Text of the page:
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Akufo-Addo meets Trump

Sept. 22, 2017, 3:59 p.m.

President Addo Dankwa Akufo-Addo has met US President Donald Trump.

That was on the sidelines of the 72nd Session of the ongoing United Nations (UN) General Assembly meeting in New York on Wednesday.

He was with eight other African Heads of State namely, Muhammadu Buhari of Nigeria, Alasanne Ouattara, Côte d’Ivoire; Jacob Zuma, South Africa; Macky Sall, Senegal; Alpha Conde, Guinea – who is also Chairperson of the African Union – Yoweri Museveni, Uganda and Hage Geingob, Namibia. They held talks with the US President.

In his remarks, President Trump noted that in the eight African leaders gathered at the meeting, “I see partners for promoting prosperity and peace on a range of economic, humanitarian and security issues.”

Mr Donald Trump indicated further that his administration was committed to extending partnerships with these countries, because they “are committed to self-reliance and to fostering opportunities for job creation in both Africa and the United States.”

Of the world’s 10 fastest-growing economies, President Trump noted that six are in Africa, and thus, increasing American trade and investments in diverse industries – including agriculture, energy, transportation, healthcare, travel and tourism, noting that that would further transform lives throughout Africa.

He reiterated the commitment of the United States to partnering with countries and organizations like the African Union, that lead successful efforts to end violence to prevent the spread of terrorism and to respond to humanitarian crises.

“Terrorist groups, such as ISIS, al-Shabaab, Boko Haram, and al Qaeda also threaten African peace. The United States is proud to work with you to eradicate terrorist safe havens, to cut off their finances and to discredit their depraved ideology,” he added.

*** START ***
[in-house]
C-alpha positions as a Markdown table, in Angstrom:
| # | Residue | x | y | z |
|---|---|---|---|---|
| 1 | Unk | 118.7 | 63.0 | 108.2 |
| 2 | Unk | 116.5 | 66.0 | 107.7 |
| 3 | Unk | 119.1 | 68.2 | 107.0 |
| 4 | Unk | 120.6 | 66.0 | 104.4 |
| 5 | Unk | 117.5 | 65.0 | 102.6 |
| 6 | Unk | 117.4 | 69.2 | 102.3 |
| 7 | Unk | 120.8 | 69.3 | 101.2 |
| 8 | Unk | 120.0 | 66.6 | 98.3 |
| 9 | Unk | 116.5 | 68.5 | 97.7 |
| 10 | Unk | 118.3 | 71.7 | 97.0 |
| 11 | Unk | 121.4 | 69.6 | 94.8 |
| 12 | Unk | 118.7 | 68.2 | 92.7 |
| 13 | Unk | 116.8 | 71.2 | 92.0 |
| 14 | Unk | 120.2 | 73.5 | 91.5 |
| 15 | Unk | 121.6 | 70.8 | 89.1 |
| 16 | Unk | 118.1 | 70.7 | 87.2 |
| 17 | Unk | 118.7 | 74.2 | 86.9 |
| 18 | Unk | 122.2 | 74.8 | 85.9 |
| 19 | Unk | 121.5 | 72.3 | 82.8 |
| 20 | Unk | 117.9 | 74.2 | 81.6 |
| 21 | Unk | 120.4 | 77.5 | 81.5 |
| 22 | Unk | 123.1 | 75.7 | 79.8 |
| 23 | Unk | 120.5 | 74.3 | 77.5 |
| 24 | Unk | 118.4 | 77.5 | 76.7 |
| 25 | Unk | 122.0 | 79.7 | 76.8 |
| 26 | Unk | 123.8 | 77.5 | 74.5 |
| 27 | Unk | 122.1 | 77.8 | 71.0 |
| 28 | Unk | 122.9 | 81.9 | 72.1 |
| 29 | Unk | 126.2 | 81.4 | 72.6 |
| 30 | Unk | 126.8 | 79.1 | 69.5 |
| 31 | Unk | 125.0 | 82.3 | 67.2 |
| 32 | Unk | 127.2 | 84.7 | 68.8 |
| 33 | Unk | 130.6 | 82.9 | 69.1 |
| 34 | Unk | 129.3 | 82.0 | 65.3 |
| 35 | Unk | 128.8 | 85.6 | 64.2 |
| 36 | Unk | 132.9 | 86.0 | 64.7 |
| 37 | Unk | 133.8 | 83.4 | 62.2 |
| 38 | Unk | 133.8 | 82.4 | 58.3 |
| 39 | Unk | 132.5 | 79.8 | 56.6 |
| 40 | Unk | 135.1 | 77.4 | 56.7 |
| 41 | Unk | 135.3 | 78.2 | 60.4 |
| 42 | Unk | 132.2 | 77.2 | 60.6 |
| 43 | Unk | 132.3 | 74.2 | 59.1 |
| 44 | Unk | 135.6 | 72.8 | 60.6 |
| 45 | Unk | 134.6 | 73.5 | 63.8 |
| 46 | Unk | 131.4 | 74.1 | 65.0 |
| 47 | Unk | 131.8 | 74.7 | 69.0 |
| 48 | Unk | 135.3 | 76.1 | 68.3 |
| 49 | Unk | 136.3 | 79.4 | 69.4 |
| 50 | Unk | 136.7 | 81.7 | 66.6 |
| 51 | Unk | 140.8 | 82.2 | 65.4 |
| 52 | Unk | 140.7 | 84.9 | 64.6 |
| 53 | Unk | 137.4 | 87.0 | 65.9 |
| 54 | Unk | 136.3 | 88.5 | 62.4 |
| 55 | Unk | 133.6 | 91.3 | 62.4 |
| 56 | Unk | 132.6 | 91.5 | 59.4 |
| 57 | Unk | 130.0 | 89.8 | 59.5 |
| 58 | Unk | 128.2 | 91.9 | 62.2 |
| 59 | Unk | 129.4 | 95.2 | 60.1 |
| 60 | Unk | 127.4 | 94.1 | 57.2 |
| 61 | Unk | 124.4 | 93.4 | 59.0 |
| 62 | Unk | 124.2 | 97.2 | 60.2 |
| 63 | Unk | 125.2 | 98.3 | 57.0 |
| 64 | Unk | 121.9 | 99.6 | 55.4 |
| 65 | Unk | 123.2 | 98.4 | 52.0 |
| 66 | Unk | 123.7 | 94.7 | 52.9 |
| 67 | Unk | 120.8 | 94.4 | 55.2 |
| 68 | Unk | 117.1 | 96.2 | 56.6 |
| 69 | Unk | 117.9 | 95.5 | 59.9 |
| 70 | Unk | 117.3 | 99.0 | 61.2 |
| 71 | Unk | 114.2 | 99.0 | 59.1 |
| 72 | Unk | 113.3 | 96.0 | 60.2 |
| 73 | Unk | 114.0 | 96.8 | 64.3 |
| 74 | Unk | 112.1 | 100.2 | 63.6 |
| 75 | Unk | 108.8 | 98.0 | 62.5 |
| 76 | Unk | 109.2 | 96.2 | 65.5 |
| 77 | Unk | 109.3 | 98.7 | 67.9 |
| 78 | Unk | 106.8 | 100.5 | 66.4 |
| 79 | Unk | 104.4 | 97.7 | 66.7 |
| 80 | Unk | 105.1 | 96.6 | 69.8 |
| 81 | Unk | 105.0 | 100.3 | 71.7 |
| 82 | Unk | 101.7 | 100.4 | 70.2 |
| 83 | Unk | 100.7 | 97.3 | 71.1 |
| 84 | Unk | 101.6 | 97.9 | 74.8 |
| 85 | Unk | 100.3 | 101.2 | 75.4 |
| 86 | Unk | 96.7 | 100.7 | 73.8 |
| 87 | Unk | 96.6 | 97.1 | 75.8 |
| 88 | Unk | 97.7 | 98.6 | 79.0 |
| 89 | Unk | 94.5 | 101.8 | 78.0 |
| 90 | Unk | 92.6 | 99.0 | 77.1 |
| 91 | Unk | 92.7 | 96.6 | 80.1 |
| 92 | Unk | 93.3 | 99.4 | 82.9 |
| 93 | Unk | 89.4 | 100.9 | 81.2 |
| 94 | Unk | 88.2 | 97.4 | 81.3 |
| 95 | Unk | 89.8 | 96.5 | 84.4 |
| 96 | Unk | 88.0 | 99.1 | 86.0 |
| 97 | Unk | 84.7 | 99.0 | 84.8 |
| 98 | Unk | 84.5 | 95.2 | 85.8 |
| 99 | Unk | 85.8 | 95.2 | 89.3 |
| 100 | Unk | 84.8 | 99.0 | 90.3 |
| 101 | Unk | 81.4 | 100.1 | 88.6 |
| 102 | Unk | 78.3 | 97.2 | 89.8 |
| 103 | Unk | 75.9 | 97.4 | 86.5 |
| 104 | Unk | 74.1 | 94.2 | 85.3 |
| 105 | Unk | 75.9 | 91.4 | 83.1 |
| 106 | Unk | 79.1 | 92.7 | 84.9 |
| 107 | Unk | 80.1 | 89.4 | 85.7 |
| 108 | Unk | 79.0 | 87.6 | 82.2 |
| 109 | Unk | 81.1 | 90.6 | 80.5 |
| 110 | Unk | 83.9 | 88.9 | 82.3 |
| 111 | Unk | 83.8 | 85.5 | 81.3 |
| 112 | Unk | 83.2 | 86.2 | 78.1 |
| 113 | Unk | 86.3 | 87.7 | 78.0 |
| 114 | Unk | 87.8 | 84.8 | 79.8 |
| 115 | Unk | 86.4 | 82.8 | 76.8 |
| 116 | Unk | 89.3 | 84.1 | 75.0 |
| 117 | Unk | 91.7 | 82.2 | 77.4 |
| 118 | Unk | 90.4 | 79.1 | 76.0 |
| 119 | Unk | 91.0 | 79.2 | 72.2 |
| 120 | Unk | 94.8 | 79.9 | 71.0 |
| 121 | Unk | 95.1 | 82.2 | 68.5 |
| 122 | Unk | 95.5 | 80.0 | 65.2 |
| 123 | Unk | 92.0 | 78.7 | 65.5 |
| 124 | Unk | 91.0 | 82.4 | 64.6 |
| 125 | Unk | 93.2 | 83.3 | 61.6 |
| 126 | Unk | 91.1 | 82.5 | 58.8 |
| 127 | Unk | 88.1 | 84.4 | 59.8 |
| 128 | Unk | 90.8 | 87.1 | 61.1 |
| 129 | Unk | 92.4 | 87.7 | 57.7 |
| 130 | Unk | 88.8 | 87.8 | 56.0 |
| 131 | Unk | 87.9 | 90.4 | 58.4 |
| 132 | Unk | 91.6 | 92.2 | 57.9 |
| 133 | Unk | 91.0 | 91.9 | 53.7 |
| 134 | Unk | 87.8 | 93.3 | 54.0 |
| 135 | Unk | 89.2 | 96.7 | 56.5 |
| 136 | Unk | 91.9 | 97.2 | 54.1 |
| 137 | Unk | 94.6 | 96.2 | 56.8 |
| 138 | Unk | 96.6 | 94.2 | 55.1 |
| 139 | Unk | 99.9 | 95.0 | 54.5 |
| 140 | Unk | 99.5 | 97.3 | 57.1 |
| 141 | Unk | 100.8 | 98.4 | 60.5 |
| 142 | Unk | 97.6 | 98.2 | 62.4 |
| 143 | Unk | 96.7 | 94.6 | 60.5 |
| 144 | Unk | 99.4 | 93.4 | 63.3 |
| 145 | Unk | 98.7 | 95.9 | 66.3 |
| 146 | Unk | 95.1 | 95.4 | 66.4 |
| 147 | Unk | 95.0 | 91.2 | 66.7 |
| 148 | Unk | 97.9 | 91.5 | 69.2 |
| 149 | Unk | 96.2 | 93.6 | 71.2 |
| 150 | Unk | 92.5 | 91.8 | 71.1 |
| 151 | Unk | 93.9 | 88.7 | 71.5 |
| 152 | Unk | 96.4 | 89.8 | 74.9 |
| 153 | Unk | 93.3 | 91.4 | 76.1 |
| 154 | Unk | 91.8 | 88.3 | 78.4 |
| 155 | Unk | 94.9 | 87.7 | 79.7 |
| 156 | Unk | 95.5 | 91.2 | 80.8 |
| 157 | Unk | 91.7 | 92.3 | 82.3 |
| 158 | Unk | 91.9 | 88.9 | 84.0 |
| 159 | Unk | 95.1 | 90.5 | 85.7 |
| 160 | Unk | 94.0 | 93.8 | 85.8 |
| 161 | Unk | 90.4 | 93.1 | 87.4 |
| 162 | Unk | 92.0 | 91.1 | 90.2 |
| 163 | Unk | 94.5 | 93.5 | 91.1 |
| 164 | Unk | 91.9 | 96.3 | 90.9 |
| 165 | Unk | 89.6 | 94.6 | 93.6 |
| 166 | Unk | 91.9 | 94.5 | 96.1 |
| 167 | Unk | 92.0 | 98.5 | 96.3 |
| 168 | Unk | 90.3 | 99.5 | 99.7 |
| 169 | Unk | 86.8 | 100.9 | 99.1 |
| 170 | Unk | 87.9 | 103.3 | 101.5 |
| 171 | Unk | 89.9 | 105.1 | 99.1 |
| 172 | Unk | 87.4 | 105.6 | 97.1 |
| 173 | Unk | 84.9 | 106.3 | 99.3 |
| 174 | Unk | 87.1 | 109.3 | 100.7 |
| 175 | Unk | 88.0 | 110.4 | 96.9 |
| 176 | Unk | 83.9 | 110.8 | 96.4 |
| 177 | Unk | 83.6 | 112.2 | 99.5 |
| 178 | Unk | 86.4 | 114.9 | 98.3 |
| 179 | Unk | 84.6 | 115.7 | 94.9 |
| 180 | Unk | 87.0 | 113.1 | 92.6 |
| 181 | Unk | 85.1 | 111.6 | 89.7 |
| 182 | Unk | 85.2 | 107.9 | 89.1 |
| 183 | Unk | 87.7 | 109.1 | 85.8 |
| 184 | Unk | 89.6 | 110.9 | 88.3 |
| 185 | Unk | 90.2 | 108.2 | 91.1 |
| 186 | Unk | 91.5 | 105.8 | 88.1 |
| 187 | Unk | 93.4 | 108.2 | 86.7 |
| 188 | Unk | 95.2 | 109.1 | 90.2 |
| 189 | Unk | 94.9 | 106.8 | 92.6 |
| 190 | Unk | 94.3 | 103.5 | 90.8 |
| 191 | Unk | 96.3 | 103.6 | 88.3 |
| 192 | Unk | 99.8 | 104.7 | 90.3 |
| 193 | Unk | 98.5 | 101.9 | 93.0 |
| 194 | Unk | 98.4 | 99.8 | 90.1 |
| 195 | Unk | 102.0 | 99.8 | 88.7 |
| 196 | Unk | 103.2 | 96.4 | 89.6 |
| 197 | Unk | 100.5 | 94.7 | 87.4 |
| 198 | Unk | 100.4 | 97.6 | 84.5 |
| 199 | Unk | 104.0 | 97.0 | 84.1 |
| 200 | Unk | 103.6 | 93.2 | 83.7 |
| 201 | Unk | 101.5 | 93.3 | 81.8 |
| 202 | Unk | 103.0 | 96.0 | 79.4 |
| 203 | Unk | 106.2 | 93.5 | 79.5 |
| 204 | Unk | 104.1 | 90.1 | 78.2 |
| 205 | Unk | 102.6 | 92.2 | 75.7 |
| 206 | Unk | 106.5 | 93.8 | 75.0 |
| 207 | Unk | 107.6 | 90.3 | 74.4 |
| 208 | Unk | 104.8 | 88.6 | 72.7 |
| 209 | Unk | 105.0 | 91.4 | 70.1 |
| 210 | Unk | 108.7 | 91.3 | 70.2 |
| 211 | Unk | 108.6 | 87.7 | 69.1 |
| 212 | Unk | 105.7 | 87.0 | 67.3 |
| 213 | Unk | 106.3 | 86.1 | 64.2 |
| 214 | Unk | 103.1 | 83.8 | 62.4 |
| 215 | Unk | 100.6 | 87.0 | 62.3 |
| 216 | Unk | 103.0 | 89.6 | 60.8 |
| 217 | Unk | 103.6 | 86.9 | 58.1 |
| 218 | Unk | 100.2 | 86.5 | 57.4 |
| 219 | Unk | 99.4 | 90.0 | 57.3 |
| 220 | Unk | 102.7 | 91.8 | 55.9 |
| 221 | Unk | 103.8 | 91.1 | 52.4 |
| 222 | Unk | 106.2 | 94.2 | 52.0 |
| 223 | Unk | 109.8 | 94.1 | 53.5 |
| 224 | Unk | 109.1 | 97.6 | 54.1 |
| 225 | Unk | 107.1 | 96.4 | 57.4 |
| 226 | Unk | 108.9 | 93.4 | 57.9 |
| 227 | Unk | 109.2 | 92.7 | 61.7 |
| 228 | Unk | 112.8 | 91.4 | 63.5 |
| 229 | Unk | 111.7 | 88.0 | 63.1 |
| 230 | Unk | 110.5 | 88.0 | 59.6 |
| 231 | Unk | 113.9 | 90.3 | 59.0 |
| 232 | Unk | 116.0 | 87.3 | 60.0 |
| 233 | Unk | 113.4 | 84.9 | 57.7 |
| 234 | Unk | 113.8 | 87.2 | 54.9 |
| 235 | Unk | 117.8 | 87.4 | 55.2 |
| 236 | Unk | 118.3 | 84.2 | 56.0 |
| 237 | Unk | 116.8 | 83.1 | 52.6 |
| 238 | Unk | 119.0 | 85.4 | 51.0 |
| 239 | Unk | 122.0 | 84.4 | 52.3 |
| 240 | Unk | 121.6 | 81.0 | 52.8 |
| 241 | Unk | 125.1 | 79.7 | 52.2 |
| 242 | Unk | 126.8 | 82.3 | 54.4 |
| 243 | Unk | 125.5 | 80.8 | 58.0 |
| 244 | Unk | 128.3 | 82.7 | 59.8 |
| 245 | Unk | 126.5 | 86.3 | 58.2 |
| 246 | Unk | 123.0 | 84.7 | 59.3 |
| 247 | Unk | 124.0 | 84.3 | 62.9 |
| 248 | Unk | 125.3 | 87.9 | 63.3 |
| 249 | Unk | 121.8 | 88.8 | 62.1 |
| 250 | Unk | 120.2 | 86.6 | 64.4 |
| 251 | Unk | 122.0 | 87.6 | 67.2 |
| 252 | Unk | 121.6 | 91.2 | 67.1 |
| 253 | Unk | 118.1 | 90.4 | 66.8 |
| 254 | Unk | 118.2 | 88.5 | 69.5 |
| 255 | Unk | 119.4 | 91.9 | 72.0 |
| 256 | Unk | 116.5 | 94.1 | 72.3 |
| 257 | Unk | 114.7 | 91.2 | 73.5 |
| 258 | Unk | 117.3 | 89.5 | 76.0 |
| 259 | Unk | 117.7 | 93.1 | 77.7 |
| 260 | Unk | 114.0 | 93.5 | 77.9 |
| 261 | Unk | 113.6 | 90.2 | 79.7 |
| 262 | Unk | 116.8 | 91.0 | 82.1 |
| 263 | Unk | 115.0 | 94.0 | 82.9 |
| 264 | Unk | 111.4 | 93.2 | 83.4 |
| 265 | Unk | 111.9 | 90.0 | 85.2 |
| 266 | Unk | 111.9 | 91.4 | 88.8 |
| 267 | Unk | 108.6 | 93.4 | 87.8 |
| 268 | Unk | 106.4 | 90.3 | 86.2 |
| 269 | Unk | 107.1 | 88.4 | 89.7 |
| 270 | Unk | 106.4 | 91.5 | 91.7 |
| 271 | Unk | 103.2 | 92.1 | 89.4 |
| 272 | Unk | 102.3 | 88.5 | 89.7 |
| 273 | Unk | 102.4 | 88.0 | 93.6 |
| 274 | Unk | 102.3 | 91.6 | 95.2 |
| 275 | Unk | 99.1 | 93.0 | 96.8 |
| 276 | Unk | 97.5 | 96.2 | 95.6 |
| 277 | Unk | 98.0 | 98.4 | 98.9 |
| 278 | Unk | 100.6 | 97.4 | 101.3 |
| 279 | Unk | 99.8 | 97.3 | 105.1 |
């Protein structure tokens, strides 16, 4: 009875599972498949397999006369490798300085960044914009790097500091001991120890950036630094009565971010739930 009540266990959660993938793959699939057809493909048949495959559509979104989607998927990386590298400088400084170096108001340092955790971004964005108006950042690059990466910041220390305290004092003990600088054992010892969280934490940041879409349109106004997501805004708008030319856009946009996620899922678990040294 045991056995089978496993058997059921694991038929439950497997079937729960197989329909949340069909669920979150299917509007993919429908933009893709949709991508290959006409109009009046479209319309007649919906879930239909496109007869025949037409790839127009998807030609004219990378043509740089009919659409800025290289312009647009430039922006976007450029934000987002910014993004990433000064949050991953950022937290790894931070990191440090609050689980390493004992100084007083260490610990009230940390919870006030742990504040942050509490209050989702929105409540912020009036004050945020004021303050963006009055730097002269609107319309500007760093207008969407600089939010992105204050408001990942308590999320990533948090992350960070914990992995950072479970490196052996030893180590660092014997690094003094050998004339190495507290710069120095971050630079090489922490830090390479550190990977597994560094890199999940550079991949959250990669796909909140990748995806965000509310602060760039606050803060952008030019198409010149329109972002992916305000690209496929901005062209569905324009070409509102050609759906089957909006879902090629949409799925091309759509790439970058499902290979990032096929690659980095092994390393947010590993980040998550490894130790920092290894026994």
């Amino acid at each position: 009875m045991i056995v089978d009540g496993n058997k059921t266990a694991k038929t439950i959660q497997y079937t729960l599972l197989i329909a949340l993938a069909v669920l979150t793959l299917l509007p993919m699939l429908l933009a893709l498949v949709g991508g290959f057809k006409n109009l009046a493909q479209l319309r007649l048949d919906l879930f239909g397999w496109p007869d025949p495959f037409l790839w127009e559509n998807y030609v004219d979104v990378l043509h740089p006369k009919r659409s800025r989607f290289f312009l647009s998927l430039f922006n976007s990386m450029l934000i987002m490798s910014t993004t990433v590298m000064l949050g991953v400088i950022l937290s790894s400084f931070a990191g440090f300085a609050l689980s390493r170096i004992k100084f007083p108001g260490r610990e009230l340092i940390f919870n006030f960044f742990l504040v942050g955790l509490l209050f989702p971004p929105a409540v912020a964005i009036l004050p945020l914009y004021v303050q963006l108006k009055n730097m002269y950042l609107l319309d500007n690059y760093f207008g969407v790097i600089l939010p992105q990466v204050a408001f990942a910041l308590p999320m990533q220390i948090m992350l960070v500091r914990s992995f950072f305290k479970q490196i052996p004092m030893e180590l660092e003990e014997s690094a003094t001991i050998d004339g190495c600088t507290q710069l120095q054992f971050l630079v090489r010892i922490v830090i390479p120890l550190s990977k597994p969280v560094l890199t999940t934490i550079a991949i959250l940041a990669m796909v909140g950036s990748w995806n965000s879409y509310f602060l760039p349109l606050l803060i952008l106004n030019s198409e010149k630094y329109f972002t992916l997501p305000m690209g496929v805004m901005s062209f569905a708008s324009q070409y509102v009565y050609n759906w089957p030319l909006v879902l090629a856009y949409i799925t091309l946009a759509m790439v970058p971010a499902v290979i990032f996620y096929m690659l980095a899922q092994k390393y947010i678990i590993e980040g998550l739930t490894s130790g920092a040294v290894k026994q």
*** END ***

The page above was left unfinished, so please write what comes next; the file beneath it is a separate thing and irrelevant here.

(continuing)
On the issue of North Korea, President Trump stated that the world faces an enormous security threat from the North Korean regime, and urged all nations to “stand together and be accountable in implementing United Nations sanctions and resolutions in response to North Korea’s hostile and menacing actions.”

A free, independent and democratic nation, he stressed, “in all cases is the best vehicle for human happiness and success.”

Present at the meeting were foreign ministers of the eight African countries; US Secretary of State, Rex Tillerson; Chief of Staff, Gen. John Kelly; the Permanent Representative to the United Nations, Nikki Haley and other representatives of the US government.

On behalf of the African presidents, and on behalf of the African Union, President Alpha Conde thanked President Trump for the courtesy of the invitation to discuss issues bordering on the strengthening of US-Africa relations.

He noted that the 21st century will see Africa take its rightful place on the world stage, and will without doubt, be a century in which Africans are going to count for more and in a decisive way, because there is an ever-greater determination among Africa’s leaders and youth that the hour of renewal has arrived.